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“Will give our lives, not our land”: Farmers oppose the ethane cracker plant in Sehore

“We are farmers and are not uneducated. We know that this factory will spew poisonous smoke, our fields will become barren, and the water will not be fit for drinking.” Says Subhadra a farmer protesting against the ethane cracker plant.

By Pallav Jain and Rajeev Tyagi
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Ethane Cracker Farmer Protest

Farmers assembled to protest ethane cracker plant, Location Bagri Village, Sehore

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Subhadra Parmar of Bhauri village says that no one in her house has eaten properly for many days. The recently announced ethane cracker factory in the Ashta Tehsil of Sehore district, Madhya Pradesh, has become a point of great friction between the government and the farmers in the area. Many women, including Subhadra Parmar, tried hanging themselves in front of government officials as a sign of protest. 

She says, “What should we do if we don’t hang ourselves? This land is everything to us, if this land goes away then what will we eat? We will not let this factory be set up in our village under any circumstances.”

Farmers Protest Bhauri Village
Subhadra with other women of Bhaunri village

Mostly, the petrochemical plants are set up on the seashore. This is the first plant to be set up in a landlocked state. Villagers claim that there is no clear communication from the authorities. A few weeks ago, the officials visited the proposed site with law enforcement officials, further exacerbating the villagers’ doubts.  For the project, approximately 700 hectares of land are required. Some 470 hectares of government land in Bager, Bhaunri, Bapcha Daunia and Arnia Daud are available. And, as suggested, the rest would be the villagers’ agricultural land.

The farmers have come out strongly against the factory’s establishment near the villages. Rajendra of Bager village says, 'This land is our mother. This land will always be with us. It will ensure that no matter what happens tomorrow, our children will not die of hunger.'

Bager village sehore
Farmers outside Panchayat Bhawan of Bager Village

The single largest investment in MP 

GAIL India Limited's proposed plant of 1500 KTA capacity, with a Rs 60,000 crore investment, is expected to start production in 2030–31. With the single largest investment in MP and the largest ethane cracker plant in the country, the petrochemical plant will produce pellets to make plastic products. The plant would produce ethylene by breaking the molecular bonds of the natural gas component ethane using extreme heat, to provide raw material (LLDPE, ETDPE, MEG and propylene) in the form of resin or pellets to make plastic products.

Chief Minister Mohan Yadav approved this project on June 7th after meeting top officials of GAIL India in Delhi. CM further added,

"This project will lead to rapid industrialization in Madhya Pradesh."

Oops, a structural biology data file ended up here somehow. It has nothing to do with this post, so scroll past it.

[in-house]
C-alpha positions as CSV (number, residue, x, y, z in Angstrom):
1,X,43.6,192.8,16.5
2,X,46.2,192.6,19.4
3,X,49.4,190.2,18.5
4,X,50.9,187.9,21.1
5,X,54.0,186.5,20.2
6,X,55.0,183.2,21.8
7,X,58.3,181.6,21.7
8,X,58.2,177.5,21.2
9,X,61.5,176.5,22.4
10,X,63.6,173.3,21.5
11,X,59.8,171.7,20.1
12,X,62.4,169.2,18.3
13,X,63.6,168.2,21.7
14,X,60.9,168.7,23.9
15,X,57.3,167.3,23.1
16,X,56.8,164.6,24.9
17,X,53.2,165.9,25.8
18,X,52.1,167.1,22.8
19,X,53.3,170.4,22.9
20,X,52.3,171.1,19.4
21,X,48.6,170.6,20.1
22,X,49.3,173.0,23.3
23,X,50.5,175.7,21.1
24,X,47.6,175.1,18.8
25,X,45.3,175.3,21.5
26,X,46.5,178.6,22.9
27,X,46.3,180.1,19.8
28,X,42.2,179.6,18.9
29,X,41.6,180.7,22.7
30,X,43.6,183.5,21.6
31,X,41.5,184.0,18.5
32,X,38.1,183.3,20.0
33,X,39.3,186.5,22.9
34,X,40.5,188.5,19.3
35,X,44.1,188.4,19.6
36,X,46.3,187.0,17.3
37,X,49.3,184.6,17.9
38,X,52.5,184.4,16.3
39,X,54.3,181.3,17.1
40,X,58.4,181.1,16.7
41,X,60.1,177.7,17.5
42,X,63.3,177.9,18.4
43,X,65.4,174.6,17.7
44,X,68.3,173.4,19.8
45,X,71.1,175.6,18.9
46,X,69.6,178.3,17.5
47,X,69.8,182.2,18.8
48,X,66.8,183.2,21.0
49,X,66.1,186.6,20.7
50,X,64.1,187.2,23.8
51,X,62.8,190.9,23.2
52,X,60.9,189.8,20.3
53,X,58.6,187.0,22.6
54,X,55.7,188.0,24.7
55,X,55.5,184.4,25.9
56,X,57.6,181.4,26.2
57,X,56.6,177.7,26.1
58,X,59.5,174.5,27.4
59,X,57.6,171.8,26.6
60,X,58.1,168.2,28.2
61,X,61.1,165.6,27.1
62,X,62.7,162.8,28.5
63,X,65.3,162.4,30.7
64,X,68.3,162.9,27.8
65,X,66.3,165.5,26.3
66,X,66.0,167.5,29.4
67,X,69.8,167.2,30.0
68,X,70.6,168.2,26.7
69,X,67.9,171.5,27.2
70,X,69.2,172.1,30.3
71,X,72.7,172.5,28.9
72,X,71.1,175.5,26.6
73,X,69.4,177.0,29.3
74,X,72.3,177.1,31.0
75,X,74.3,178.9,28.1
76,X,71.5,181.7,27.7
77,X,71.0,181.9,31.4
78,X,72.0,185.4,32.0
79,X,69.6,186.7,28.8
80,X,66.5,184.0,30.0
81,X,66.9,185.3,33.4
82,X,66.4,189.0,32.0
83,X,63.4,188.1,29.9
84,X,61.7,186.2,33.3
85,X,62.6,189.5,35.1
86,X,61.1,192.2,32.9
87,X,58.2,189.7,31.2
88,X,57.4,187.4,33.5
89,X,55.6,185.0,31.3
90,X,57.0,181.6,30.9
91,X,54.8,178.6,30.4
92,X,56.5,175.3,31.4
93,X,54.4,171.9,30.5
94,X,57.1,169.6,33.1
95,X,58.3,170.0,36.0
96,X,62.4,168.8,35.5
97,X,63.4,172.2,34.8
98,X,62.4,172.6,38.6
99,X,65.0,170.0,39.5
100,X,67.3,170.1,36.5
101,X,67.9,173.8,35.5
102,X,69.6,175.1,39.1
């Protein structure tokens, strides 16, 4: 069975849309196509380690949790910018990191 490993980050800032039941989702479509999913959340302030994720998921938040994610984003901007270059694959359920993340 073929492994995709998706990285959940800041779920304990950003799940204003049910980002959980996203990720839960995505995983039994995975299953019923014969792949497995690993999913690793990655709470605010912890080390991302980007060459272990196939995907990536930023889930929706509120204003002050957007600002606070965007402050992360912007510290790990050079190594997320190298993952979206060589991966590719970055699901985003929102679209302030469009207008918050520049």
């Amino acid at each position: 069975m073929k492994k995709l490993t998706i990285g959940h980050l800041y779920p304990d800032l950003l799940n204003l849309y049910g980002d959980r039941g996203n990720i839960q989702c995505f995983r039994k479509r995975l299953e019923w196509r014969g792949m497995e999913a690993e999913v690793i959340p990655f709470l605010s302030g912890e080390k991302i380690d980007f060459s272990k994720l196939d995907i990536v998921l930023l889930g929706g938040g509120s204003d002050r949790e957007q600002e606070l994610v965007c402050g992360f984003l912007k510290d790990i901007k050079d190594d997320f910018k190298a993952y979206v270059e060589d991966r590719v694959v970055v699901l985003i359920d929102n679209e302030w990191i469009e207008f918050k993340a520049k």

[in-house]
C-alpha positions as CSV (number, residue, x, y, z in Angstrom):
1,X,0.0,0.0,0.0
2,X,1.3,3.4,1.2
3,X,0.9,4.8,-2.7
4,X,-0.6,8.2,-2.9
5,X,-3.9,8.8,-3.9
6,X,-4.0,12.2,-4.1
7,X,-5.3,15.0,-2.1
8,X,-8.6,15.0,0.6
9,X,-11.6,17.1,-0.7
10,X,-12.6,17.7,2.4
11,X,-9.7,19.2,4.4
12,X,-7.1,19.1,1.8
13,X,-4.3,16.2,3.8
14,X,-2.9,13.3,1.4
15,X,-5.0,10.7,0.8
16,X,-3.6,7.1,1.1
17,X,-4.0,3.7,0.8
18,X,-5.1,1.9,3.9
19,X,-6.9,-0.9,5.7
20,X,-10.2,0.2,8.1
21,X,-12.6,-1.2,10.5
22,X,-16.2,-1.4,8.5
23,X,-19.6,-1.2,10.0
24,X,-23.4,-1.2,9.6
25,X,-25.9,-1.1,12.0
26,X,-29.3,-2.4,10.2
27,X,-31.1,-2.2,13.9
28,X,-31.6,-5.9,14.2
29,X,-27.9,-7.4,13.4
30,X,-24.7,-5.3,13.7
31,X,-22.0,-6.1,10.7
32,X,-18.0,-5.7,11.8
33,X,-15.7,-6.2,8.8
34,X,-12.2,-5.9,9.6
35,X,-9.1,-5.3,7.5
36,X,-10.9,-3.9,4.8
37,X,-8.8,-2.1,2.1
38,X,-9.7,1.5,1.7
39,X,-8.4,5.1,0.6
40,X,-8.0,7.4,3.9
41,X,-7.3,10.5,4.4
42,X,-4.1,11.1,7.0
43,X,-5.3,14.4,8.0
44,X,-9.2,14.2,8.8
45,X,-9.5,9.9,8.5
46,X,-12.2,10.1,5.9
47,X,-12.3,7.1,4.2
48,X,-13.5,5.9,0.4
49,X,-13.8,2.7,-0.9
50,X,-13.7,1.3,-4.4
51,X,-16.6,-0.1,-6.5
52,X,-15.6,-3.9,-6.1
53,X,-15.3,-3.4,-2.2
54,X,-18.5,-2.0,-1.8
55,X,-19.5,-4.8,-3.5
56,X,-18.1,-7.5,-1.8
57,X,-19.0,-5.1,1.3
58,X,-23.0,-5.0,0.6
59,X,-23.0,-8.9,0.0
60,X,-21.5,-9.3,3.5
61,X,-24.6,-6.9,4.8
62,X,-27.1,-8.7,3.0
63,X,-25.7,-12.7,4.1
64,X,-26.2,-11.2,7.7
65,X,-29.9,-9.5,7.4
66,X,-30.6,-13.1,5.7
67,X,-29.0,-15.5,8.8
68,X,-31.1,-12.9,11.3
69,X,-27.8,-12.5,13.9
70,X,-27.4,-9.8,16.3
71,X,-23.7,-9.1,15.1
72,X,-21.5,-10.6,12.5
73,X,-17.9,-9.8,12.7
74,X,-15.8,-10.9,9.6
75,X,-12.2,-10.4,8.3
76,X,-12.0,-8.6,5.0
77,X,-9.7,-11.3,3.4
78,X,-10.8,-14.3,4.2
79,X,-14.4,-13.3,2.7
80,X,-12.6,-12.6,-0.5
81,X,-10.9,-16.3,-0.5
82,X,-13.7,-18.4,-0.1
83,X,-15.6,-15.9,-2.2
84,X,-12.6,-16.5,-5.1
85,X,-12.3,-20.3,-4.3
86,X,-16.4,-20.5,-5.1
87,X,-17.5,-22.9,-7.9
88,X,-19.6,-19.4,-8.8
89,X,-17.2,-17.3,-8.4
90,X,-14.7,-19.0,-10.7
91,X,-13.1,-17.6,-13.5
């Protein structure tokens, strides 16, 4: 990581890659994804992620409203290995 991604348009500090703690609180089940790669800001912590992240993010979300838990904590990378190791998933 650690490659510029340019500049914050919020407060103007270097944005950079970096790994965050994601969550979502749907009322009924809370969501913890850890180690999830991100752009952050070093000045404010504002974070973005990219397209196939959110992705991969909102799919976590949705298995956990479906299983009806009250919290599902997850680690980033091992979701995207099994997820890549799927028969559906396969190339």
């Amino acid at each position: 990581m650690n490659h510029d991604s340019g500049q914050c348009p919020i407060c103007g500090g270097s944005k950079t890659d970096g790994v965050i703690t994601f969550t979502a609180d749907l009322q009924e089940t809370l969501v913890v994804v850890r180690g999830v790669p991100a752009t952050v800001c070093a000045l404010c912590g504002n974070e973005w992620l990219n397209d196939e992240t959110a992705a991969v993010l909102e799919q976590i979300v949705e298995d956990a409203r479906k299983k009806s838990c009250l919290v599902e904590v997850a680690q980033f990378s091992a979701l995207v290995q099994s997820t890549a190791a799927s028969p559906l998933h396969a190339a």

Reportedly, the groundbreaking ceremony will happen in February 2025. 

Interestingly, GAIL had considered setting up this plant near its 5 MTPA Liquefied Natural Gas (LNG) plant in Aurangabad or Dabhol in Maharashtra. But later, it was decided on Madhya Pradesh. Currently, Reliance Industries is the only Indian entity operating ethane crackers at Dahej, Hazira (Gujarat) and Nagothane (Maharashtra).

We don't want jobs

Bagri Village Sehore Ethanne Cracker plant
Farmers of Bager village showing their patch of land demarcated for ethane cracker's construction

An elderly farmer of Bager pleads,

"Saab, just save our land… even if we get compensation, the money will be over in a few years. We are safe if we have land."

Most farmers are small and marginal, owning only two to four acres of land.  Apart from being a source of income, the land is also their safety net. Farmers say, even if the government gives them four times the market rate, i.e. Rs 8 lakh per acre, they will not sell their land.

Another incentive claimed to be offered is jobs. Approximately 15000 people will get employment during the plant’s construction and 5600 people during production. However, villagers aren’t much lured by these jobs. They say there is already an L&T plant in our village. But here, outsiders come and work.“Our land is being snatched from us by luring us with jobs. We will not let this happen at any cost.”

Bhauri Village women protest against Gail India's Ethane cracker Plant
Shipra Parmar (Left) and Subhadra Parmar (Right) tell us why they are against this factory

Subhadra says, “We are not educated enough to go to work in a factory. Today we have land, so we women can raise our children with its help.”

The villagers, through the farmers’ union, have reached out to the district collector, and state assembly representatives. As per the Kisan Sangh, the collector has assured them to look into the matter and ensure that their private agriculture will not be acquired.

Gail India Ethane Cracker Factory Map Sehore Madhya Pradesh
Gail India's ethane cracker plant site (Proposed) map